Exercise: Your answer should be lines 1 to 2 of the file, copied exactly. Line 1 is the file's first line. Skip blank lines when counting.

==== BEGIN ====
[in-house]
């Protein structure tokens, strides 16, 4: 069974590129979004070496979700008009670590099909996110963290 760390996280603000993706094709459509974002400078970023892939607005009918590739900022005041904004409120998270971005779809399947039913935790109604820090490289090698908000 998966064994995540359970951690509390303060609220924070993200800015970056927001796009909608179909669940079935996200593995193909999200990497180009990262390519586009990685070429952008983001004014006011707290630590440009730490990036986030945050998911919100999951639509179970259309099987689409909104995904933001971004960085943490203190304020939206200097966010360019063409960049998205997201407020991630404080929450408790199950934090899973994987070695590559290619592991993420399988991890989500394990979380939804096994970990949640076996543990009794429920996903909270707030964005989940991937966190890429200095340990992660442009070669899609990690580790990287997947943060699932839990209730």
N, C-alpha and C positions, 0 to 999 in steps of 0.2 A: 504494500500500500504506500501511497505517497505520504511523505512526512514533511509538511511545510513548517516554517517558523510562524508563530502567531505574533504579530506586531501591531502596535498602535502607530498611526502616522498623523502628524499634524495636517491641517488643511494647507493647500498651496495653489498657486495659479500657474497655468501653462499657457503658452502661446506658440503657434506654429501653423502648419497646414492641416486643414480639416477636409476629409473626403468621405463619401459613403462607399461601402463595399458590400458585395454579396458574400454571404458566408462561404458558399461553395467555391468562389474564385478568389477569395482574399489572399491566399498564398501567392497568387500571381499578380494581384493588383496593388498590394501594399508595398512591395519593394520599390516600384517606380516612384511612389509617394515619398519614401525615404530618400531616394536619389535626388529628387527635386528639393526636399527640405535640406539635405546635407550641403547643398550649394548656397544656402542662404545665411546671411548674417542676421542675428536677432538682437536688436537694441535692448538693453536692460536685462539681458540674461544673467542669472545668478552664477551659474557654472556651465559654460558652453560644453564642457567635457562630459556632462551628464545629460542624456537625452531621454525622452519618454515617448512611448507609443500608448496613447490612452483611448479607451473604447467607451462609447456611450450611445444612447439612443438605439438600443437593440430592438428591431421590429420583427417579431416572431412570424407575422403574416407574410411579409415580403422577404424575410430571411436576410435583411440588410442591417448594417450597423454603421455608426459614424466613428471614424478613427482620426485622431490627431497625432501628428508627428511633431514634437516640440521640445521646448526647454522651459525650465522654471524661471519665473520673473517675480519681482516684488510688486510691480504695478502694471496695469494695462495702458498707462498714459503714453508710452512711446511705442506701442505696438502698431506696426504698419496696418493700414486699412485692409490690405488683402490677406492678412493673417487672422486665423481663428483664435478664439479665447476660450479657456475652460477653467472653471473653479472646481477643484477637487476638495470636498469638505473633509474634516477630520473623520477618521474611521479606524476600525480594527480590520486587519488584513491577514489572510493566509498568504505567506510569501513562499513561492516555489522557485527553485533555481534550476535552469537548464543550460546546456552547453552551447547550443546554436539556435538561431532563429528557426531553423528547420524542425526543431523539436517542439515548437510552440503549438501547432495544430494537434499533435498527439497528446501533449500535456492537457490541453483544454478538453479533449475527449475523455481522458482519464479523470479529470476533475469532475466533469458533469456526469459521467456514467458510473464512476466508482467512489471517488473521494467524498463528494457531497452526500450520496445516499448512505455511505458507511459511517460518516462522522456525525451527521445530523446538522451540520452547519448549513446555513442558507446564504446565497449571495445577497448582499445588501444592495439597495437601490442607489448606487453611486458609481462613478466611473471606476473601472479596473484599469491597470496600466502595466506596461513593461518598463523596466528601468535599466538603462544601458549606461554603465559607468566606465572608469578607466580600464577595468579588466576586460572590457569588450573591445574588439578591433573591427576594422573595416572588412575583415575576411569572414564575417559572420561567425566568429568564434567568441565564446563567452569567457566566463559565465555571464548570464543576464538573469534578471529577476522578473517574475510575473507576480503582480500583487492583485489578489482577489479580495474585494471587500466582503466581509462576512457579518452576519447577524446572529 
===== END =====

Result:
[in-house]
């Protein structure tokens, strides 16, 4: 069974590129979004070496979700008009670590099909996110963290 760390996280603000993706094709459509974002400078970023892939607005009918590739900022005041904004409120998270971005779809399947039913935790109604820090490289090698908000 998966064994995540359970951690509390303060609220924070993200800015970056927001796009909608179909669940079935996200593995193909999200990497180009990262390519586009990685070429952008983001004014006011707290630590440009730490990036986030945050998911919100999951639509179970259309099987689409909104995904933001971004960085943490203190304020939206200097966010360019063409960049998205997201407020991630404080929450408790199950934090899973994987070695590559290619592991993420399988991890989500394990979380939804096994970990949640076996543990009794429920996903909270707030964005989940991937966190890429200095340990992660442009070669899609990690580790990287997947943060699932839990209730």